Apple announces new App Store rules
Ah yes, the Apple App Store. Many of us who are as old as dirt (like yours truly) can remember when Apple and Google would every now and then reveal how many apps were in the App Store and the Android Market. In late 2009, IDC forecast that the launch of Apple's rumored tablet would help the number of apps in the iOS storefront hit 300,000 a year later. And you might remember how Apple marketed the store. For just about everything, Apple would tell us that "there's an app for that."
Apple will allow some game streaming services to be available in the App Store with caveats.
Now, with approximately 2.2 billion apps in the App Store, the latter has become something of a legal and regulatory headache to Apple despite the money that it generates for the company's vault. The infamous Apple Tax gives Apple a 30% cut of in-app purchases, and because the company doesn't allow iOS users to install an app from a third-party app store, Apple is forcing users to pay more for certain apps. This is the subject of a class-action suit against Apple and investigations by regulatory agencies in the U.S. and Europe; last year the U.S. Supreme Court, by a 5-4 vote, ruled that the plaintiffs could seek to prove that Apple acted as a monopoly by raising the price of App Store apps. But Apple claims that its role as far as the App Store is concerned, is that of an intermediary and that it should not be named in this lawsuit. Disagreeing with Apple, the Supreme Court said that iPhone and iPad users buy their apps directly from Apple. This allows iOS and iPadOS device owners to sue Apple directly.
Google Stadia and other game streamers are now allowed, with certain rules, in the App Store
With iOS 14 on the verge of being released, CNBC reports that Apple has revised its App Store guidelines for the upcoming build of iOS. These guidelines are used by Apple employees to approve or deny apps and/or app updates in the App Store. This is a very timely matter considering that Apple recently removed the popular game Fortnite from the App Store and closed the developer accounts belonging to Epic Games late last month. Epic had violated Apple's regulations that prevent developers from trying to work around the 30% Apple Tax by offering their own direct payment system.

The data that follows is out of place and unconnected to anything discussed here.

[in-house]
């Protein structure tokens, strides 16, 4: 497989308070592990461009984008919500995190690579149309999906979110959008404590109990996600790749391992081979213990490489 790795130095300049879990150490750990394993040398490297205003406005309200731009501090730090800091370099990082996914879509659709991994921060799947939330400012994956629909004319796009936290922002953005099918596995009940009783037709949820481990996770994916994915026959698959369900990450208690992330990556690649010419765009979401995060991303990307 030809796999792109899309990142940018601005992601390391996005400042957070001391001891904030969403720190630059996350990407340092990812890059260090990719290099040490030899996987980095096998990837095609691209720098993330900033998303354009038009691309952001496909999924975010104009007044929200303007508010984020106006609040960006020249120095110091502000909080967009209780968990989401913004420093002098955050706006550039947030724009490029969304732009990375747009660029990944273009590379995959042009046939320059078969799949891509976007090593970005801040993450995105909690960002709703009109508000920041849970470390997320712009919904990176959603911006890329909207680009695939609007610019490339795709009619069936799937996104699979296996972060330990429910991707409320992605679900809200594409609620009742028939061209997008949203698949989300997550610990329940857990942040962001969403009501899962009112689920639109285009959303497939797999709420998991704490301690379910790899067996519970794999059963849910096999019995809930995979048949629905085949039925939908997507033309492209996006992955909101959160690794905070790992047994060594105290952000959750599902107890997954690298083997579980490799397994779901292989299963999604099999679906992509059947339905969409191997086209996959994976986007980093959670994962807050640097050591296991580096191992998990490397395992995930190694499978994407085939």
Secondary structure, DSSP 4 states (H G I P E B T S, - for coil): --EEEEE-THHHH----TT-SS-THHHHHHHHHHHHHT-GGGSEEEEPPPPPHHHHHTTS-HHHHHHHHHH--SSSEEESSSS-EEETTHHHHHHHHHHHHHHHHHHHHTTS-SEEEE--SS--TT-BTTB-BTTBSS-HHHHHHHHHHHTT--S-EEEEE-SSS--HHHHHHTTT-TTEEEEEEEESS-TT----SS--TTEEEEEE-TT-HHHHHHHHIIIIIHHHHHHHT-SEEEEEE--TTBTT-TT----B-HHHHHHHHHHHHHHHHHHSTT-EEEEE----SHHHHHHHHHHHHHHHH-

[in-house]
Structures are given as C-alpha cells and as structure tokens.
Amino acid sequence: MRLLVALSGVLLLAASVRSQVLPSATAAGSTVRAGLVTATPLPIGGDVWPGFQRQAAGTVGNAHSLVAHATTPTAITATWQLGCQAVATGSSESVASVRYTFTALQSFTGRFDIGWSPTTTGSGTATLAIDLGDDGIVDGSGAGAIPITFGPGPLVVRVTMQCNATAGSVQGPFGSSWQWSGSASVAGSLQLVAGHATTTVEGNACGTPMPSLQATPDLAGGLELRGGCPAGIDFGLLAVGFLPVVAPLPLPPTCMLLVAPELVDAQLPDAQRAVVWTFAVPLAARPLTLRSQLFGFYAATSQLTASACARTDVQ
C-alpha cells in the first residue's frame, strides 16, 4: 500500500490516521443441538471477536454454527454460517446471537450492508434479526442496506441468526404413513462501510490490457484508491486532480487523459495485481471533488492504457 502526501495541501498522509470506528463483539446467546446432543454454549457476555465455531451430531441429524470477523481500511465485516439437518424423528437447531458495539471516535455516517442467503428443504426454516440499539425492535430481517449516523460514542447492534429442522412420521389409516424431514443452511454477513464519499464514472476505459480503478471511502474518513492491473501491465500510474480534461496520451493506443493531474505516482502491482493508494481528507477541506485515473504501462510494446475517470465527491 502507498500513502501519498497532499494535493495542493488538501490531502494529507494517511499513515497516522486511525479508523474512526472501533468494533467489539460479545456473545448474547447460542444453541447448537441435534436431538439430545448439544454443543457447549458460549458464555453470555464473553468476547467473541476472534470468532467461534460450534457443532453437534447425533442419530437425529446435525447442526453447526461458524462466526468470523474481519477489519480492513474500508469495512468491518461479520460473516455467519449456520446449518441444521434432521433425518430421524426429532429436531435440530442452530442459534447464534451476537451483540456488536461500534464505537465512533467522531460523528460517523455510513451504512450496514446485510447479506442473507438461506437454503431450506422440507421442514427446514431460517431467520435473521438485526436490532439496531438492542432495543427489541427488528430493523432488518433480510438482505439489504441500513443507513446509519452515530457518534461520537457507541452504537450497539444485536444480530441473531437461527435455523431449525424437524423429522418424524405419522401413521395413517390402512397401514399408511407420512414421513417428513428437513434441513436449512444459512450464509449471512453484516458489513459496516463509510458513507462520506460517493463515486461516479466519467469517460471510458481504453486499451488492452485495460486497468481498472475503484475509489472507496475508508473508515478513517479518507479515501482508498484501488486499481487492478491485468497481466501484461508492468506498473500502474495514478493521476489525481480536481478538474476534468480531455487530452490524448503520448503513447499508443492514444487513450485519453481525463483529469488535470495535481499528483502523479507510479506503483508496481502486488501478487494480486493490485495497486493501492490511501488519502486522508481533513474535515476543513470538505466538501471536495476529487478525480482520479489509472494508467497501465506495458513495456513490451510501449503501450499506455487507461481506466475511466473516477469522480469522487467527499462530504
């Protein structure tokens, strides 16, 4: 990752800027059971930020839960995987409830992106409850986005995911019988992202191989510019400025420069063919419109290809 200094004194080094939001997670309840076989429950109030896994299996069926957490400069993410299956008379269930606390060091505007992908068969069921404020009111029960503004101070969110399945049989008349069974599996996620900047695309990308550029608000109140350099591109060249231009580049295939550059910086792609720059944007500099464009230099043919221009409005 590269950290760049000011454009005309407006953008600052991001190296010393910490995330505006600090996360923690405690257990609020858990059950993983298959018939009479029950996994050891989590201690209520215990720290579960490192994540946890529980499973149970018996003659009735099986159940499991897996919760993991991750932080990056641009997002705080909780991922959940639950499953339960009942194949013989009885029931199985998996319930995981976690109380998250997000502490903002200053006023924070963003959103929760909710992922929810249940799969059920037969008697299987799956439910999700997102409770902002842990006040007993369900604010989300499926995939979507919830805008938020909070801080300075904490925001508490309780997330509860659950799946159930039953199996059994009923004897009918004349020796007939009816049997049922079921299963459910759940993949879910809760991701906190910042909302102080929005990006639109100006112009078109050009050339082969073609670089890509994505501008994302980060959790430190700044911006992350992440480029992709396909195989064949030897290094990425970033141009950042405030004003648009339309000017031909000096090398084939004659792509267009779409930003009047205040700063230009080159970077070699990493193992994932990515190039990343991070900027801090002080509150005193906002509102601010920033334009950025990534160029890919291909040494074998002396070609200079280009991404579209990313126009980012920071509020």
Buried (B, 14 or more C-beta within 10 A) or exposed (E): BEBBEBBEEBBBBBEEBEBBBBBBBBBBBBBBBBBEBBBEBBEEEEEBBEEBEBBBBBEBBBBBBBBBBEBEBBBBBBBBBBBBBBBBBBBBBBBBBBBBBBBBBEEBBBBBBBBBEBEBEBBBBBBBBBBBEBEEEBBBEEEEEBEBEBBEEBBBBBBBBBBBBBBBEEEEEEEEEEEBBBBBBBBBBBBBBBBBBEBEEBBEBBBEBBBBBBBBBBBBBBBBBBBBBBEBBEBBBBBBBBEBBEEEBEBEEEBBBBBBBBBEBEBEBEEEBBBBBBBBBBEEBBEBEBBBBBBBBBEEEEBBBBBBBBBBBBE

Some Fortnite users who had downloaded the game from the App Store were given the option by Epic of subscribing to it by making a direct payment to Epic. The developer offered a 20% discount amounting to $2 (@ $7.99) to those who took Epic up on its offer. Apple charges $9.99 to subscribe to the game through its in-app payment platform.
Apple will now allow certain game streaming services like Google Stadia and Microsoft xCloud in the iOS app storefront with some caveats. Games must be downloaded directly from the App Store and not from an "all-in-one app." The developers will be allowed to offer a "catalog app" that links to other games in the service, but each game has to be an individual app. This means that if a streaming service has 100 games, each one will need an individual App Store listing and a developer account with Apple. The games will have to offer some type of basic functionality when installed and accept Apple's in-app purchasing system that gives the tech giant a 30% cut of such purchases.
A Microsoft spokesperson said, "This remains a bad experience for customers. Gamers want to jump directly into a game from their curated catalog within one app just like they do with movies or songs, and not be forced to download over 100 apps to play individual games from the cloud." Apple wants the streaming services to be like a bundle of games and says that it will have to vet each game individually. The company offers its own bundle of iOS games that can be subscribed to; this, of course, is Apple Arcade.
One other change made by Apple affects one-on-one individual lessons offered via the App Store. Such virtual lessons can now be offered without Apple taking its 30% cut. However, Apple will still take the 30% for classes being taught to multiple students by one teacher.
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